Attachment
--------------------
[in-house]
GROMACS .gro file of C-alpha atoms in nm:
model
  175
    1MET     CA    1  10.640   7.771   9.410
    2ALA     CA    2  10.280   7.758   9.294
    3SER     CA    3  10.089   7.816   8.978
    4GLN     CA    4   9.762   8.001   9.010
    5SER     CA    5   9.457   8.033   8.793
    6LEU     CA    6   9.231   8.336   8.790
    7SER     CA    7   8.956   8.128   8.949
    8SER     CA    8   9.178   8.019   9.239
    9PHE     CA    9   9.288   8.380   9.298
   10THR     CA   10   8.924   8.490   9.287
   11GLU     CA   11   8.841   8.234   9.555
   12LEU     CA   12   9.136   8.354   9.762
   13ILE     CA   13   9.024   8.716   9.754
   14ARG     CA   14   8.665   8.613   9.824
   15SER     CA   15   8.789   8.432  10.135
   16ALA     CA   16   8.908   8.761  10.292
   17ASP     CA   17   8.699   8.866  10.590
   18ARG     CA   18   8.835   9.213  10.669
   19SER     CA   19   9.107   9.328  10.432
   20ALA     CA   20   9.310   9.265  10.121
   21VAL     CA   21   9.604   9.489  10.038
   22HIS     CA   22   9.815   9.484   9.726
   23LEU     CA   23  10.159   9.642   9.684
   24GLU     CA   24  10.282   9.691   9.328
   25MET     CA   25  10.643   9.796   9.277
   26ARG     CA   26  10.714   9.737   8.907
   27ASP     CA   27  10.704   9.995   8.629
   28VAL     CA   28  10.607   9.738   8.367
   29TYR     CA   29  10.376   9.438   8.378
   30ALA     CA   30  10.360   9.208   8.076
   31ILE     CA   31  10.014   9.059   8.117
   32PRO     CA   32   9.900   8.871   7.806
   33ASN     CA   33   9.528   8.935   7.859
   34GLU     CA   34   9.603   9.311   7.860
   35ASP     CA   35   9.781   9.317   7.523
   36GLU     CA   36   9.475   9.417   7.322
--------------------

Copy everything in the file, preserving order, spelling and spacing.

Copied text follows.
[in-house]
GROMACS .gro file of C-alpha atoms in nm:
model
  175
    1MET     CA    1  10.640   7.771   9.410
    2ALA     CA    2  10.280   7.758   9.294
    3SER     CA    3  10.089   7.816   8.978
    4GLN     CA    4   9.762   8.001   9.010
    5SER     CA    5   9.457   8.033   8.793
    6LEU     CA    6   9.231   8.336   8.790
    7SER     CA    7   8.956   8.128   8.949
    8SER     CA    8   9.178   8.019   9.239
    9PHE     CA    9   9.288   8.380   9.298
   10THR     CA   10   8.924   8.490   9.287
   11GLU     CA   11   8.841   8.234   9.555
   12LEU     CA   12   9.136   8.354   9.762
   13ILE     CA   13   9.024   8.716   9.754
   14ARG     CA   14   8.665   8.613   9.824
   15SER     CA   15   8.789   8.432  10.135
   16ALA     CA   16   8.908   8.761  10.292
   17ASP     CA   17   8.699   8.866  10.590
   18ARG     CA   18   8.835   9.213  10.669
   19SER     CA   19   9.107   9.328  10.432
   20ALA     CA   20   9.310   9.265  10.121
   21VAL     CA   21   9.604   9.489  10.038
   22HIS     CA   22   9.815   9.484   9.726
   23LEU     CA   23  10.159   9.642   9.684
   24GLU     CA   24  10.282   9.691   9.328
   25MET     CA   25  10.643   9.796   9.277
   26ARG     CA   26  10.714   9.737   8.907
   27ASP     CA   27  10.704   9.995   8.629
   28VAL     CA   28  10.607   9.738   8.367
   29TYR     CA   29  10.376   9.438   8.378
   30ALA     CA   30  10.360   9.208   8.076
   31ILE     CA   31  10.014   9.059   8.117
   32PRO     CA   32   9.900   8.871   7.806
   33ASN     CA   33   9.528   8.935   7.859
   34GLU     CA   34   9.603   9.311   7.860
   35ASP     CA   35   9.781   9.317   7.523
   36GLU     CA   36   9.475   9.417   7.322